In the Classroom: Good White Teaching

Many of us good white teachers have been in the profession for a long, long time. We’ve stayed in it because we love teaching and feel we are good at it. Our identities are wrapped tightly up in this. And now we are having to rethink who we are professionally as we navigate difficult and necessary conversations and situations in our classrooms involving race. While we veteran white teachers may have successfully resolved conflicts, dealt with festering situations of non-race-based social aggression, and led sound social emotional learning activities with our classes, these experiences may very well not be models for us as we engage in work with our classes on race.

While I have been teaching about Sierra Leone, about the Transatlantic Slave Trade, about Civil Rights, and more for a very long time I have not done nearly enough of direct and frank work with my 4th graders and race. But I have to and I will even though it feels challenging and –hardest of all — one that I’m not going to do well. Something I will probably fail at and have to try to do better the next time. And that last is probably the toughest of all for me, a teacher in her fourth decade as a classroom teacher. To fail in this sort of thing is difficult and disturbing. And I say this because I suspect that is the case for many of my older white teacher colleagues. We are so proud of our work as teachers, our reputations as smart and caring, and we are doing the work to be better when considering race. But in our own classrooms? Changing what we do there is probably way harder.

We tell our students that taking risks is good. That they need to be ready to fail and try again. But are we veteran good white teachers doing that when it comes to race conversations? We need to be prepared for that. We are not experienced in this at all, at all. We are no better and probably worse than those just entering the profession. We need to do all the learning we can, we need to take advantage of POCs around us who are interested in helping us, do a whole lot of listening, read, go to workshops and the like, and we need to try, understand where things went poorly, and try again.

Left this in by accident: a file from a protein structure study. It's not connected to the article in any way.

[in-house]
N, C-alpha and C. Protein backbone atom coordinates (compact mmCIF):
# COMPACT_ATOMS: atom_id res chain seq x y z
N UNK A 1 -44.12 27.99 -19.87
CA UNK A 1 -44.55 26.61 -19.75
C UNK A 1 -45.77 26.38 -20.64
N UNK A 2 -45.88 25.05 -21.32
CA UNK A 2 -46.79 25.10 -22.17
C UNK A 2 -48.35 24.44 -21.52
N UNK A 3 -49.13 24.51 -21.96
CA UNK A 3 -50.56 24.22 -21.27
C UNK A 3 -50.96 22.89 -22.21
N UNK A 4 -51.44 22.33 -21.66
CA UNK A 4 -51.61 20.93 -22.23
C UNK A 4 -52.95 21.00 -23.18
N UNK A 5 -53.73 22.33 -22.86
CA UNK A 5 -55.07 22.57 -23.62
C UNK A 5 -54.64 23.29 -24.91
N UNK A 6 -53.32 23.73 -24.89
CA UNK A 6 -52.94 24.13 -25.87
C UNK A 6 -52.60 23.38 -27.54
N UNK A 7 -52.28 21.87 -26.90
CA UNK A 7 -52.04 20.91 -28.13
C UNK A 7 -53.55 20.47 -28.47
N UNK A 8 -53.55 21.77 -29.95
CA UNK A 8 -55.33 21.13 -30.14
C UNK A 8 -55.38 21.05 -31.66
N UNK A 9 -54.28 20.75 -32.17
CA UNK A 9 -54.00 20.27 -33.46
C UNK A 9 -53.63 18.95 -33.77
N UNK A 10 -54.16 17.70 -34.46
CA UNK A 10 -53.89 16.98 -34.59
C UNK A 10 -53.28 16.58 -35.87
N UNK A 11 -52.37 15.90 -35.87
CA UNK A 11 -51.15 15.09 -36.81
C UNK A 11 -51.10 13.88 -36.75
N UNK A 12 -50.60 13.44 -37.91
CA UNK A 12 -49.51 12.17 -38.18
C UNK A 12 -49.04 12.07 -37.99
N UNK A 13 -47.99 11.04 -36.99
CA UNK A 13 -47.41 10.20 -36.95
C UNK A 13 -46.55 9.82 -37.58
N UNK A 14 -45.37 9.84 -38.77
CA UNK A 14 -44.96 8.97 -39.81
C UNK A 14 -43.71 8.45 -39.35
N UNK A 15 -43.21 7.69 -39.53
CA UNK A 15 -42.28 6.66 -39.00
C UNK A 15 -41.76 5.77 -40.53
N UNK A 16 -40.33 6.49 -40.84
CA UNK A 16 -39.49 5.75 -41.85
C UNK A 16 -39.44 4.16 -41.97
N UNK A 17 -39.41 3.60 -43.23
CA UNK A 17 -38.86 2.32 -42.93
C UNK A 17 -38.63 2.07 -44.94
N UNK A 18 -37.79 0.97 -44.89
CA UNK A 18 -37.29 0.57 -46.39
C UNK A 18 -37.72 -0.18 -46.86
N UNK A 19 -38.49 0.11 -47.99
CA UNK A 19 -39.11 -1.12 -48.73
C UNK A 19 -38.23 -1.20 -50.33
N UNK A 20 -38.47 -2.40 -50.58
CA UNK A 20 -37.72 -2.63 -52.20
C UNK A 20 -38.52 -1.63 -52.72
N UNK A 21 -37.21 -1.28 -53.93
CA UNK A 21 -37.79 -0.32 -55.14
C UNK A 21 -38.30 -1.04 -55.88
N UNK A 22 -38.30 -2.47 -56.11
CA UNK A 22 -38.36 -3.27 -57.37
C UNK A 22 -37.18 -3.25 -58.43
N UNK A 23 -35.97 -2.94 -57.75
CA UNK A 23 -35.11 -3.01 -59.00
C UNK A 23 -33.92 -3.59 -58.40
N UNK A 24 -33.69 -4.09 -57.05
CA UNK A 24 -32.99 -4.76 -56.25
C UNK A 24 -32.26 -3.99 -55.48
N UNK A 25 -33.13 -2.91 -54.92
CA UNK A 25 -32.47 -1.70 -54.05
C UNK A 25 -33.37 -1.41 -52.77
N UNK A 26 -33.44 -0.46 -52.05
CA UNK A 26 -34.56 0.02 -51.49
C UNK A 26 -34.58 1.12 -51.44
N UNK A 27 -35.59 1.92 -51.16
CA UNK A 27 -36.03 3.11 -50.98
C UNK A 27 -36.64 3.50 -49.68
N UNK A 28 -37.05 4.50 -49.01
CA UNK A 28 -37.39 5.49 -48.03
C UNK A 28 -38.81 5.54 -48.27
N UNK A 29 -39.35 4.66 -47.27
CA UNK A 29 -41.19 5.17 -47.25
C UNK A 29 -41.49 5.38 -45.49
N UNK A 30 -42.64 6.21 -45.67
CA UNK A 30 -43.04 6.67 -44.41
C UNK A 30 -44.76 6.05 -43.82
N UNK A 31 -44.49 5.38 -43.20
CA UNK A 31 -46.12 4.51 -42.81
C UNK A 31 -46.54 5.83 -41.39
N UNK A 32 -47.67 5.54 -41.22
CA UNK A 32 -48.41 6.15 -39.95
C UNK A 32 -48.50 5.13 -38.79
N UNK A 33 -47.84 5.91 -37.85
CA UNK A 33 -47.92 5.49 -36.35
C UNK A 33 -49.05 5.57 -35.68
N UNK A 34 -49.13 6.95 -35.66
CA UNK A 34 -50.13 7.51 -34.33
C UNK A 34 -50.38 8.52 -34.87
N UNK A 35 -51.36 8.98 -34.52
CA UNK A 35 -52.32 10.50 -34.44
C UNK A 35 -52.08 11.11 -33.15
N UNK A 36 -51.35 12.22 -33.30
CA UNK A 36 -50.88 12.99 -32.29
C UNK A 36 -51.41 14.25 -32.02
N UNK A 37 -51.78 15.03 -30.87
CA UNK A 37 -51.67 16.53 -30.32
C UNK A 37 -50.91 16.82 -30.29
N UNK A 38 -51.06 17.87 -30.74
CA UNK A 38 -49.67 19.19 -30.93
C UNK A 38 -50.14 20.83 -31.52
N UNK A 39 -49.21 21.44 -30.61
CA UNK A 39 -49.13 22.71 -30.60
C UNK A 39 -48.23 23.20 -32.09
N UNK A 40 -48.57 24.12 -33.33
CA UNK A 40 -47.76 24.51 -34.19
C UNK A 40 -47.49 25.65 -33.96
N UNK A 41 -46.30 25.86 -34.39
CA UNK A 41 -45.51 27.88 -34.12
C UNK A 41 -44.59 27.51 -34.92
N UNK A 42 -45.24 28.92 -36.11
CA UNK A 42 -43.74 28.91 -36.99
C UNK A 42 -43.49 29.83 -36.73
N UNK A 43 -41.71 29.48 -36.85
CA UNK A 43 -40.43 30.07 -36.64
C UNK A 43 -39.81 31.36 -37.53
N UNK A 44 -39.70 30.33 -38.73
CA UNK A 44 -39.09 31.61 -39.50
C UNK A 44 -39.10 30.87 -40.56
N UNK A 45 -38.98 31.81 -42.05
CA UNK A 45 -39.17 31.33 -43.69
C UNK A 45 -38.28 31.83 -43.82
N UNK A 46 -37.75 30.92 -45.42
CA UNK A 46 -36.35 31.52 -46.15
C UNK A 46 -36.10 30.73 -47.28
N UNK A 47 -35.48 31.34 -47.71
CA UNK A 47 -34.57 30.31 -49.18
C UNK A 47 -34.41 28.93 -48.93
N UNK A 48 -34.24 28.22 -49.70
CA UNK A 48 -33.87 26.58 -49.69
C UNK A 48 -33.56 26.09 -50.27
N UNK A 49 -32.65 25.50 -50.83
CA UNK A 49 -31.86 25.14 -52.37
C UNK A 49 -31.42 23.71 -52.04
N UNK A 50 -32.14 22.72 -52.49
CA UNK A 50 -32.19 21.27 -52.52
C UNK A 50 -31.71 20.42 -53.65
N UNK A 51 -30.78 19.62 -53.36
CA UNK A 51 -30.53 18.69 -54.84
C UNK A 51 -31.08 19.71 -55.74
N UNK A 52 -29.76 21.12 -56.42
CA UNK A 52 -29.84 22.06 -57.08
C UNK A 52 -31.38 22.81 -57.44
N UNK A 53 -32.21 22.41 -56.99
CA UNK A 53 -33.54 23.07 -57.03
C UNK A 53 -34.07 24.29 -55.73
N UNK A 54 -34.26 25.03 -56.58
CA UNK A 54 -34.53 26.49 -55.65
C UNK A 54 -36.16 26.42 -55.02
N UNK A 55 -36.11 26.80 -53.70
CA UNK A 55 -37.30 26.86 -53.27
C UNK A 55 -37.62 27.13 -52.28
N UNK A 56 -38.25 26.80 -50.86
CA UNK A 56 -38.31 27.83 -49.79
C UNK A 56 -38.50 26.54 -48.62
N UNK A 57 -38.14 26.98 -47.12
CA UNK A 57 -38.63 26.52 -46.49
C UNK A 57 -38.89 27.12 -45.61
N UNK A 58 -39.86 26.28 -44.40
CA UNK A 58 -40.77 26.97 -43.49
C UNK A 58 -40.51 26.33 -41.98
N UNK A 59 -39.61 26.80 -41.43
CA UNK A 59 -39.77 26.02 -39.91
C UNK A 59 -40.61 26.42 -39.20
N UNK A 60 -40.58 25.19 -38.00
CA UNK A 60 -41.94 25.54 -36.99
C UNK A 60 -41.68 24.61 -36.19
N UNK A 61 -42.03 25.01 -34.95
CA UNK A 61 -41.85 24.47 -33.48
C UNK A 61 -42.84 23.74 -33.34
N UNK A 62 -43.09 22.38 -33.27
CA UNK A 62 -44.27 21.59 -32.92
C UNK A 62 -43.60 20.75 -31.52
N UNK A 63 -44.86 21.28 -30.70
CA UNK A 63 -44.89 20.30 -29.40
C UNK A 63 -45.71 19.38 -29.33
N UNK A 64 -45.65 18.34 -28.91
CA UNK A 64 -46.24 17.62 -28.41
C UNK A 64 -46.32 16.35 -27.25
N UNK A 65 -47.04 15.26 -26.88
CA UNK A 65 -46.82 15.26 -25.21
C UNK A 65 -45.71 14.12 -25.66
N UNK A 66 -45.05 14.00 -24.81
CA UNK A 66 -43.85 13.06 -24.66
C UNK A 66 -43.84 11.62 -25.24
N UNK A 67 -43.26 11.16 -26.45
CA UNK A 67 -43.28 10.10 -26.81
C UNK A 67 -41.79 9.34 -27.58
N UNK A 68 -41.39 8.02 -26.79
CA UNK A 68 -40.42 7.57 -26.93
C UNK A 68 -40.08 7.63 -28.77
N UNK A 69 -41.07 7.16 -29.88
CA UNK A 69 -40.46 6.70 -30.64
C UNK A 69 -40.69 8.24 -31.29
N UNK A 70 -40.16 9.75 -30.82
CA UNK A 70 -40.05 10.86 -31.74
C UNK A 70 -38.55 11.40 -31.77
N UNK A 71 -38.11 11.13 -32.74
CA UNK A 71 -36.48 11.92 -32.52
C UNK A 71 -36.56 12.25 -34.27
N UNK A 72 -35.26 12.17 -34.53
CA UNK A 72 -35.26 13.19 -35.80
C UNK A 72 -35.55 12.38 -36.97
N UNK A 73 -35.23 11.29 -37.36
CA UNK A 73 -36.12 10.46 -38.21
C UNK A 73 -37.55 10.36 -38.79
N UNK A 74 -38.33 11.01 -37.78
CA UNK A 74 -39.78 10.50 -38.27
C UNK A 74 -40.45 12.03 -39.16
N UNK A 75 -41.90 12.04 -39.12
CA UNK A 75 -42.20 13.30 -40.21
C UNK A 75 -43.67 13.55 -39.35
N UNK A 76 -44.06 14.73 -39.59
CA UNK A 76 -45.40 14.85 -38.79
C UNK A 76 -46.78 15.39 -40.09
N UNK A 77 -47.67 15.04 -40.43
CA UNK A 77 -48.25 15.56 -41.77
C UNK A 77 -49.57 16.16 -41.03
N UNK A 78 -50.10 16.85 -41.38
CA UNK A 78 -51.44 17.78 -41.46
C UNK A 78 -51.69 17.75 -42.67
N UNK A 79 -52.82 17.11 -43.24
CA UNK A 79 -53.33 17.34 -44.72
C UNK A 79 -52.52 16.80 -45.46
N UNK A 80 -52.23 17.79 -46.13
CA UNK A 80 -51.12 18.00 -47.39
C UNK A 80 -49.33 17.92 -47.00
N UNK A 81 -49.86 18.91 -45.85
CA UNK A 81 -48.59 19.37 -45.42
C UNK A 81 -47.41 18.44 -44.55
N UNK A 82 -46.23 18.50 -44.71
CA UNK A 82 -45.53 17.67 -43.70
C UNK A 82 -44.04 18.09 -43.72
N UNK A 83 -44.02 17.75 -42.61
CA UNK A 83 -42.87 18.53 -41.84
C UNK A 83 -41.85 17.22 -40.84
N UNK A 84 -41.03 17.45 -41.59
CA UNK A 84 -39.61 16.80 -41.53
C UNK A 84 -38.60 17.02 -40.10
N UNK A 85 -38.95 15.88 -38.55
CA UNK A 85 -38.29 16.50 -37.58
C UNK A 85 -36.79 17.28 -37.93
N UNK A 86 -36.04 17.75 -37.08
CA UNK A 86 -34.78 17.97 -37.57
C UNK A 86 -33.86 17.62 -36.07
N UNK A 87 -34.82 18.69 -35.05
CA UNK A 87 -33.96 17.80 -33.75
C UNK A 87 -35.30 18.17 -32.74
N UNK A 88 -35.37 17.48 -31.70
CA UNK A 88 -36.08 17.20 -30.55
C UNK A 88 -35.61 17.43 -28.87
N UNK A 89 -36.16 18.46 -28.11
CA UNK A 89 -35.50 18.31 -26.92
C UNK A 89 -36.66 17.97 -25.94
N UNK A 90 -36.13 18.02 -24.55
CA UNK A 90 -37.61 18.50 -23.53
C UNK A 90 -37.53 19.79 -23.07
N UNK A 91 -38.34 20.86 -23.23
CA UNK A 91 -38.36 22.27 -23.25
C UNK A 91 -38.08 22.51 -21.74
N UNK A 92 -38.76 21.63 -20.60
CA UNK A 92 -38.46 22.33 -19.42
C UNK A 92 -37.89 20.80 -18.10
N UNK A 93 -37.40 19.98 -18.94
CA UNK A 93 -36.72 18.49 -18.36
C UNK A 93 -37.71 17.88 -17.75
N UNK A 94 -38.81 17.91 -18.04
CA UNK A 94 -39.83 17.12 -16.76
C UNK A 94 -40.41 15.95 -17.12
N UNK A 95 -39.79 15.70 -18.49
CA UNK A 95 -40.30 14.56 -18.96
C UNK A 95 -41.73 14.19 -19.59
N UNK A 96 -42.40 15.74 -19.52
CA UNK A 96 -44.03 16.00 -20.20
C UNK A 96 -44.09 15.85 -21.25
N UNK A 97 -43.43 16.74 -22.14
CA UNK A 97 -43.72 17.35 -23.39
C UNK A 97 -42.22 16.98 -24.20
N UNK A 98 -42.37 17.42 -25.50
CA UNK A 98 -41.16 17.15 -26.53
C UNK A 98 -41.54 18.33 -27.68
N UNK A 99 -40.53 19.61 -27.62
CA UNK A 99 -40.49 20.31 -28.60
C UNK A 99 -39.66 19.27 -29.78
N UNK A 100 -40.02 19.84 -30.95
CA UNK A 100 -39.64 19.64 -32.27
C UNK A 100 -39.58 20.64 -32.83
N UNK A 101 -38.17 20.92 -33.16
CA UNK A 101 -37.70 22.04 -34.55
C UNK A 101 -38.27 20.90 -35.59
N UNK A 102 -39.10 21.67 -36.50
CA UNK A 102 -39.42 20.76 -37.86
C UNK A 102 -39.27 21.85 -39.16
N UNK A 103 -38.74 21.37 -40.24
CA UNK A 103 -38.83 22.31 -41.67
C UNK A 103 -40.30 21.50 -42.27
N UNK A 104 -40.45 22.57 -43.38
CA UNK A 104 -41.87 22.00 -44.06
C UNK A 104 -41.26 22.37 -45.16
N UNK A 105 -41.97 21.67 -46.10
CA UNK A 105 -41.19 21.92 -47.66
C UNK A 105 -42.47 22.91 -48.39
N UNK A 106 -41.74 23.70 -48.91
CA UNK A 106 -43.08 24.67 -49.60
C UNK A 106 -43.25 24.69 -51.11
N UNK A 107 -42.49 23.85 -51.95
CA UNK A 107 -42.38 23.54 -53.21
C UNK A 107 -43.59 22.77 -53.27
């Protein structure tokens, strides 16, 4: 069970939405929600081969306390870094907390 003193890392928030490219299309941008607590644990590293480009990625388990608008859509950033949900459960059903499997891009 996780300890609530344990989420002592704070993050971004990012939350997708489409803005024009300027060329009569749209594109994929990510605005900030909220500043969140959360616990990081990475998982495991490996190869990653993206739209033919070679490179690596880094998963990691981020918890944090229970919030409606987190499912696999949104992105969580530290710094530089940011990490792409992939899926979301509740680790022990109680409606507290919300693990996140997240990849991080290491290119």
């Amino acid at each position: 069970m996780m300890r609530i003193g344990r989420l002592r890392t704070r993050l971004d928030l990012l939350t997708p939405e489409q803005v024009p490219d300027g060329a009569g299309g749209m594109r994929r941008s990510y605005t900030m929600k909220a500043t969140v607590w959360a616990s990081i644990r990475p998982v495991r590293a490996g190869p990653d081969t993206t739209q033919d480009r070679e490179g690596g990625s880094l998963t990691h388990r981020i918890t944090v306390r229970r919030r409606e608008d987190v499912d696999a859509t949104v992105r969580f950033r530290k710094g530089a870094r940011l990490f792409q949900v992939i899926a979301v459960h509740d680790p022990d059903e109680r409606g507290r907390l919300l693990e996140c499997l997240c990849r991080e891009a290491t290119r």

We veteran white teachers still dominate our country’s classrooms even though the children in them are more and more POCs. Considering how to acknowledge this and have necessary conversations from kindergarten to twelfth grade is something we must do. But we also have to be aware of ourselves and that we need to not assume we know how to do this as well as we do so much else.

Avoidance is not an option. Failing and picking yourself up, thinking about what went wrong, doing more listening and learning, and trying again is.


Filed under In the Classroom

5 responses to “In the Classroom: Good White Teaching

  1. fairrosa

    Monica, thank you for your willingness to engage and learn. As a fellow teacher who is not white, I must also say that I have to do the same. We definitely skirt around gingerly when any racially charged, unplanned situations arise. I have to practice how to make the best of such situations and make them into leaning moments for all in the room

    I do wonder, though, as we try and fail, what potential trauma we might inflict on our young charges? I am always worried that a mishandled situation, albeit might be a learning moment for ME, could be damaging to my students. So, not only we have to learn, we have to be truly effective. Trying and failing simply is not a viable option.


  2. But if we are too fearful to fail that we do nothing? I certainly do not want to fail, but I have before and am prepared to do so again. Based on observations and conversations (some I’ve witnessed, some I’ve heard about, even from you), I have great concerns regarding white educators who go into this classroom work with a sense of certainty based on completely different experiences and then a lack of reflection on how the conversation actually went. Children may not be honest and these teachers, wanting it to be successful, could think it was when, in fact, hurt was inflicted. At least you and I are watching and attending to the children and assuming nothing. If I fail and hurt I hope I see it or am informed of it so I can repair and do better. I worried about those who don’t.


  3. Carol Edwards

    Necessary work but not easy. I find. That the harder it gets the more I learn. I’m getting better at saying I’m sorry. And thank you for showing me where. I am wrong.


  4. Tali

    A beginning could be in understanding the true meaning of “student centered” pedagogy, relinquishing control in the classroom and respecting the students’ power, choices, opinions, needs.


  5. Children come to school armed with their own experience and expectations. They often have keen sensors to pick up adult hypocrisy. A genuine effort can go a long way toward making a connection.


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